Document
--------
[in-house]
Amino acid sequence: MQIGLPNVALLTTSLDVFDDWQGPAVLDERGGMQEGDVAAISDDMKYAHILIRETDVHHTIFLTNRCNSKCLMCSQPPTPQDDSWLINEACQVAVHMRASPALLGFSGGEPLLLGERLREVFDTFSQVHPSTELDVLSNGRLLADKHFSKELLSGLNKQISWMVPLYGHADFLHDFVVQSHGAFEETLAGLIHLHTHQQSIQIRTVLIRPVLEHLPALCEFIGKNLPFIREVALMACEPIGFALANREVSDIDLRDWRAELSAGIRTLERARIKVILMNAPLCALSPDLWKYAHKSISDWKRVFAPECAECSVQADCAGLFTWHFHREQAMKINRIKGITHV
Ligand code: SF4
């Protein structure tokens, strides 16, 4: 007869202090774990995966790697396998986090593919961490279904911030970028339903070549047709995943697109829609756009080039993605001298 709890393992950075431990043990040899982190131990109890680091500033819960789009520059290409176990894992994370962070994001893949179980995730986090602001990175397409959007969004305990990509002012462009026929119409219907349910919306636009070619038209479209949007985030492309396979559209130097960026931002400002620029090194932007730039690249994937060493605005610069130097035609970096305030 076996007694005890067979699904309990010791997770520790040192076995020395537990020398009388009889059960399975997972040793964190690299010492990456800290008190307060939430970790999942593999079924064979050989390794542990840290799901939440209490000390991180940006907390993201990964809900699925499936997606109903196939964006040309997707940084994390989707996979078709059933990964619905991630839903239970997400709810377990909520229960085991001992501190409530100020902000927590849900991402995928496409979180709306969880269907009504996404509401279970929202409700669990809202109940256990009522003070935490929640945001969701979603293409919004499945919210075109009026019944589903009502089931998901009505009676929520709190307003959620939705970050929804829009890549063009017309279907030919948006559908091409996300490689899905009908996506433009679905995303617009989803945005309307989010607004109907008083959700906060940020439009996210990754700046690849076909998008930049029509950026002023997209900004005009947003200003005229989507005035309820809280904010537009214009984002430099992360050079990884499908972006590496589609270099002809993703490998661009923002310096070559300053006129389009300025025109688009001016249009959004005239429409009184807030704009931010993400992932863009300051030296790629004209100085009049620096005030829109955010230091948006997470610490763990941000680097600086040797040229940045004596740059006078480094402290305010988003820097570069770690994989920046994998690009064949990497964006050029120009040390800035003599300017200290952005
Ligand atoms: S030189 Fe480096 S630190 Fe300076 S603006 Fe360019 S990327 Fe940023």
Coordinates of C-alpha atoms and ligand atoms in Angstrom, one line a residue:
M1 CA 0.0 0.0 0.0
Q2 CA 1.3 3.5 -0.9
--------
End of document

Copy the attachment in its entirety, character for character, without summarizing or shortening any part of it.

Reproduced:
[in-house]
Amino acid sequence: MQIGLPNVALLTTSLDVFDDWQGPAVLDERGGMQEGDVAAISDDMKYAHILIRETDVHHTIFLTNRCNSKCLMCSQPPTPQDDSWLINEACQVAVHMRASPALLGFSGGEPLLLGERLREVFDTFSQVHPSTELDVLSNGRLLADKHFSKELLSGLNKQISWMVPLYGHADFLHDFVVQSHGAFEETLAGLIHLHTHQQSIQIRTVLIRPVLEHLPALCEFIGKNLPFIREVALMACEPIGFALANREVSDIDLRDWRAELSAGIRTLERARIKVILMNAPLCALSPDLWKYAHKSISDWKRVFAPECAECSVQADCAGLFTWHFHREQAMKINRIKGITHV
Ligand code: SF4
């Protein structure tokens, strides 16, 4: 007869202090774990995966790697396998986090593919961490279904911030970028339903070549047709995943697109829609756009080039993605001298 709890393992950075431990043990040899982190131990109890680091500033819960789009520059290409176990894992994370962070994001893949179980995730986090602001990175397409959007969004305990990509002012462009026929119409219907349910919306636009070619038209479209949007985030492309396979559209130097960026931002400002620029090194932007730039690249994937060493605005610069130097035609970096305030 076996007694005890067979699904309990010791997770520790040192076995020395537990020398009388009889059960399975997972040793964190690299010492990456800290008190307060939430970790999942593999079924064979050989390794542990840290799901939440209490000390991180940006907390993201990964809900699925499936997606109903196939964006040309997707940084994390989707996979078709059933990964619905991630839903239970997400709810377990909520229960085991001992501190409530100020902000927590849900991402995928496409979180709306969880269907009504996404509401279970929202409700669990809202109940256990009522003070935490929640945001969701979603293409919004499945919210075109009026019944589903009502089931998901009505009676929520709190307003959620939705970050929804829009890549063009017309279907030919948006559908091409996300490689899905009908996506433009679905995303617009989803945005309307989010607004109907008083959700906060940020439009996210990754700046690849076909998008930049029509950026002023997209900004005009947003200003005229989507005035309820809280904010537009214009984002430099992360050079990884499908972006590496589609270099002809993703490998661009923002310096070559300053006129389009300025025109688009001016249009959004005239429409009184807030704009931010993400992932863009300051030296790629004209100085009049620096005030829109955010230091948006997470610490763990941000680097600086040797040229940045004596740059006078480094402290305010988003820097570069770690994989920046994998690009064949990497964006050029120009040390800035003599300017200290952005
Ligand atoms: S030189 Fe480096 S630190 Fe300076 S603006 Fe360019 S990327 Fe940023």
Coordinates of C-alpha atoms and ligand atoms in Angstrom, one line a residue:
M1 CA 0.0 0.0 0.0
Q2 CA 1.3 3.5 -0.9